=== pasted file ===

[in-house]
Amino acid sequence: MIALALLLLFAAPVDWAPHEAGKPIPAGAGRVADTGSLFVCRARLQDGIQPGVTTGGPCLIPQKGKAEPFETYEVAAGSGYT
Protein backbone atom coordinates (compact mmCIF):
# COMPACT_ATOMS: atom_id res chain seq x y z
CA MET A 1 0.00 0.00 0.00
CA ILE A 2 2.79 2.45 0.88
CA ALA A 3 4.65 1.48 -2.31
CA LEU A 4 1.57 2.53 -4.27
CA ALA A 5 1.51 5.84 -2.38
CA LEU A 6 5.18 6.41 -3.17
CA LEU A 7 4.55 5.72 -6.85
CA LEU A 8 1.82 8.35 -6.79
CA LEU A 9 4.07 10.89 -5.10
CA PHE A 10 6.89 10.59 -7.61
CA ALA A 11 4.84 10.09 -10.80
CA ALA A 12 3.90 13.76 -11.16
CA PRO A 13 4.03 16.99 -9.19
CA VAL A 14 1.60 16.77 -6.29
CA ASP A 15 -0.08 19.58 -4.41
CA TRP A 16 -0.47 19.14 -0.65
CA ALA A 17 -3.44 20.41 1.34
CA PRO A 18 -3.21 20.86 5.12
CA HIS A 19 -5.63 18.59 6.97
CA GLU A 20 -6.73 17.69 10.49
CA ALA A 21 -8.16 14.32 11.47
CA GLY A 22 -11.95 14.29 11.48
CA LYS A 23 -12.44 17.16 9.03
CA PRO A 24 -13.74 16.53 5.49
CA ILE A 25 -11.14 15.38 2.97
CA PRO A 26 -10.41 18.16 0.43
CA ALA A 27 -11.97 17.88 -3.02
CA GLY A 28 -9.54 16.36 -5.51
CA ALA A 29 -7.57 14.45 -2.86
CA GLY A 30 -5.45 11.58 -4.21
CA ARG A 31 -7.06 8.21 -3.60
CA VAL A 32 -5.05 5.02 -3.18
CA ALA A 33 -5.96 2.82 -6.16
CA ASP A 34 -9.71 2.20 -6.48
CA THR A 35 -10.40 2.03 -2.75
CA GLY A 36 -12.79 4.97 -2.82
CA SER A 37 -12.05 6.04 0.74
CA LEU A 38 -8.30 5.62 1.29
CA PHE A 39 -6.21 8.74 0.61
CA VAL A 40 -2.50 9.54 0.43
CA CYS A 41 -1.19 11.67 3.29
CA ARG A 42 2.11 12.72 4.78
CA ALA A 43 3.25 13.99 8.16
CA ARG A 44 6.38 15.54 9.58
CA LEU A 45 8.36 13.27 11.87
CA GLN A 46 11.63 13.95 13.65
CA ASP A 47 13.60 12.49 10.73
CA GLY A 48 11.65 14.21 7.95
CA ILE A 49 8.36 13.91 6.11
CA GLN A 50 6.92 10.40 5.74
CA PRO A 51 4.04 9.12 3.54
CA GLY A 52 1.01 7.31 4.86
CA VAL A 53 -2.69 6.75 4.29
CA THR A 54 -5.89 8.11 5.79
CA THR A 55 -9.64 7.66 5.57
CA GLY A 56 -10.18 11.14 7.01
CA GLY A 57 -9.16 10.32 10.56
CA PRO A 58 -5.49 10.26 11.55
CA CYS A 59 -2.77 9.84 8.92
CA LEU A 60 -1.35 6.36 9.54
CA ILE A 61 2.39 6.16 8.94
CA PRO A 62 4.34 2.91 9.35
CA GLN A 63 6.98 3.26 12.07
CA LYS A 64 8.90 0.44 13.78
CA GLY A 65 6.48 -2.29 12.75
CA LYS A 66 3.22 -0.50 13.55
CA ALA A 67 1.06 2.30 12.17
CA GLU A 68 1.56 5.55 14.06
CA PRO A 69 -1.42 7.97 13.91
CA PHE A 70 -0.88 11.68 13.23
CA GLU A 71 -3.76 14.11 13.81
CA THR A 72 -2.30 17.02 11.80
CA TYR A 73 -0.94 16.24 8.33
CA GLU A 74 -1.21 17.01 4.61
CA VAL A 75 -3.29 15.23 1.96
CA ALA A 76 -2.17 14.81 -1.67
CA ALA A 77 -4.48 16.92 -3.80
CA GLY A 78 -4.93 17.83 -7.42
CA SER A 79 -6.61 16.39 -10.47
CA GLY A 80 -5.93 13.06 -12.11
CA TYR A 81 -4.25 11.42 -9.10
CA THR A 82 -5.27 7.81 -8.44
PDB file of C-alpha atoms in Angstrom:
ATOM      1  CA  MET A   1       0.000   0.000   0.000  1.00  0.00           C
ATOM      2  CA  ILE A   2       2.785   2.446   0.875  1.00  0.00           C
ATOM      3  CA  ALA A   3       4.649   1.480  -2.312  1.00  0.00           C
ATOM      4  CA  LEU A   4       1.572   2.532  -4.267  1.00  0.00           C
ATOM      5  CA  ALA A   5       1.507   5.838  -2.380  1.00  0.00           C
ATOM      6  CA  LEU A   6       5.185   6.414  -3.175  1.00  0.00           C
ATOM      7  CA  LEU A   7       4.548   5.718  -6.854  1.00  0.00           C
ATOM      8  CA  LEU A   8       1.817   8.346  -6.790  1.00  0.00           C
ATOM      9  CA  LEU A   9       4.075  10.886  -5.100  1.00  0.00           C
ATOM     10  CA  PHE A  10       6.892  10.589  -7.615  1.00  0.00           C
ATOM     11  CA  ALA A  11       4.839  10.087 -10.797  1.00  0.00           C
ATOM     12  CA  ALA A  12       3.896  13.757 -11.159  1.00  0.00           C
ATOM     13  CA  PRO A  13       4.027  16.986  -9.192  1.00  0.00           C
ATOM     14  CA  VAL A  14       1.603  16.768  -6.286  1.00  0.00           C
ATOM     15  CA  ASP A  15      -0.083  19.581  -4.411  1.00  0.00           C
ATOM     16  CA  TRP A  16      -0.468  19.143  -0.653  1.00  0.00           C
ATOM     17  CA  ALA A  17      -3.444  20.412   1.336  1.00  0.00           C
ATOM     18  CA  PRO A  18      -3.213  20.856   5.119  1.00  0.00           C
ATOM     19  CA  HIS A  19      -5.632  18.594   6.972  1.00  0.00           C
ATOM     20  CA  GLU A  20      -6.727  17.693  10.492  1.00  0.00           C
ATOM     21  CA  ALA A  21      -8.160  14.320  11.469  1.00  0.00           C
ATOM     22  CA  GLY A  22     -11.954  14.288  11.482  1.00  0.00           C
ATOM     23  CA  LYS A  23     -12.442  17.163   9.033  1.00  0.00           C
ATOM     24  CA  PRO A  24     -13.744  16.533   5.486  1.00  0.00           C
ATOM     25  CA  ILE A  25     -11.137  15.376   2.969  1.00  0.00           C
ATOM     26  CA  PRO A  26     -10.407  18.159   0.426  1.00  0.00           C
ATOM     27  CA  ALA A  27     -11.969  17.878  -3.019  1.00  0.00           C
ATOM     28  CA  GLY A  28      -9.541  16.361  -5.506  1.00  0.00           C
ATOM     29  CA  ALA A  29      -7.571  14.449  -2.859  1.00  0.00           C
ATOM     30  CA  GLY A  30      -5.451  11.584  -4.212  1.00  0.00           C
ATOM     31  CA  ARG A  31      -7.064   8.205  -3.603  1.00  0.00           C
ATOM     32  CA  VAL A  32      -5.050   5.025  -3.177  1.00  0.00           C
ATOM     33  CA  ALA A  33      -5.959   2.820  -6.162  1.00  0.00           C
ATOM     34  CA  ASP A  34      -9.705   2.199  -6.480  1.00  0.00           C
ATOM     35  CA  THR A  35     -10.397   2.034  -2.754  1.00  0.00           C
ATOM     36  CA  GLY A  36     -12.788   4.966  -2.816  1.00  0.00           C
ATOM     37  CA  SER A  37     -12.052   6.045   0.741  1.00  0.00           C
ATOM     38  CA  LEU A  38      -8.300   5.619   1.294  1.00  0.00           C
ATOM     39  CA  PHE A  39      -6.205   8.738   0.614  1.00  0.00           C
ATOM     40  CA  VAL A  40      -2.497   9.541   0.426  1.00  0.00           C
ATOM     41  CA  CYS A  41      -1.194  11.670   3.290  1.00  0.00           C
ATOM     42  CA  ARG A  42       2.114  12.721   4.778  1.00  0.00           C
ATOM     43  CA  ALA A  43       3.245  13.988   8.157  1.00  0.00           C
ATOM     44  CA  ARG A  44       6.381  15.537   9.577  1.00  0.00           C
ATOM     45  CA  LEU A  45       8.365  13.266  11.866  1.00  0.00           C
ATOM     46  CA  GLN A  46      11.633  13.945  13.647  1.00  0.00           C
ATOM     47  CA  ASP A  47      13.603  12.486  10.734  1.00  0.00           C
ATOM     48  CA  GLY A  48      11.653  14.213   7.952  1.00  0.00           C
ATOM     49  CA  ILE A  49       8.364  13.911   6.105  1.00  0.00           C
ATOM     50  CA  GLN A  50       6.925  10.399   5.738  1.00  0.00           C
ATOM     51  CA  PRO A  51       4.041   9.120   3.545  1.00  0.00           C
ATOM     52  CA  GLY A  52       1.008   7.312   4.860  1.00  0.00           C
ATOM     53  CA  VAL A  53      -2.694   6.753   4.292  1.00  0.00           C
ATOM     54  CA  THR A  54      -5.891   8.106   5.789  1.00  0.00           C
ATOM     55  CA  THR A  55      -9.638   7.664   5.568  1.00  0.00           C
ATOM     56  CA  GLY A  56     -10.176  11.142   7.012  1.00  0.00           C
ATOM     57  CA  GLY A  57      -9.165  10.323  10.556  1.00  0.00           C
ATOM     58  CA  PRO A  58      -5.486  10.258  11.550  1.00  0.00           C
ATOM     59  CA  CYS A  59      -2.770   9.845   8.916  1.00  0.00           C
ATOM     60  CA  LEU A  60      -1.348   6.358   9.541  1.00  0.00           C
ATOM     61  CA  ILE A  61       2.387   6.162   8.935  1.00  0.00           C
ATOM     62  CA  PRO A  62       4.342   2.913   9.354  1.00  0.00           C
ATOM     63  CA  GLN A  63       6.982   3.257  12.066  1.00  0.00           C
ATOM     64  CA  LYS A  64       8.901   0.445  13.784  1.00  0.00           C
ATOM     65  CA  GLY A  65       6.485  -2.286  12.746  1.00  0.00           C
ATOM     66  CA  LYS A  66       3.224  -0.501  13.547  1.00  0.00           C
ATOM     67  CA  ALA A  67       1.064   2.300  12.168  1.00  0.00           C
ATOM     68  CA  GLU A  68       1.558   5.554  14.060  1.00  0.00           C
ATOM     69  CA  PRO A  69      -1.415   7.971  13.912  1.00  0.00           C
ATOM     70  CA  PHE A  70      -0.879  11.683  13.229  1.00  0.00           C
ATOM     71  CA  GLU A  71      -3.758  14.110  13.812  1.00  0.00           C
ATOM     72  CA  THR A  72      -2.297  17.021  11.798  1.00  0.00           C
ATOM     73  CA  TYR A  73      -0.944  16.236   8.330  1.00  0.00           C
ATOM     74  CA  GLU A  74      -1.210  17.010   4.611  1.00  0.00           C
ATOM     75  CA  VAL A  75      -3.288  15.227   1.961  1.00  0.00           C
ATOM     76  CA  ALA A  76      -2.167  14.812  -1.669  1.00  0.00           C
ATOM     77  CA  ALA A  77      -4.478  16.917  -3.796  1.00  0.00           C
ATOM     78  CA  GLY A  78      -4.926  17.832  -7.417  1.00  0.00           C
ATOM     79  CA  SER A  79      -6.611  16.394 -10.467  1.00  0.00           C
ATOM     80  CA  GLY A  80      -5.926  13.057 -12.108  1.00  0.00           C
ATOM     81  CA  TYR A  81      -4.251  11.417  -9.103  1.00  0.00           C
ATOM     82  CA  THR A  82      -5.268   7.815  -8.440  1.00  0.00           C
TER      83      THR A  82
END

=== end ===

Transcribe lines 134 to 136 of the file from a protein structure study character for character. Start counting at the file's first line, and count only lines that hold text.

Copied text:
ATOM     47  CA  ASP A  47      13.603  12.486  10.734  1.00  0.00           C
ATOM     48  CA  GLY A  48      11.653  14.213   7.952  1.00  0.00           C
ATOM     49  CA  ILE A  49       8.364  13.911   6.105  1.00  0.00           C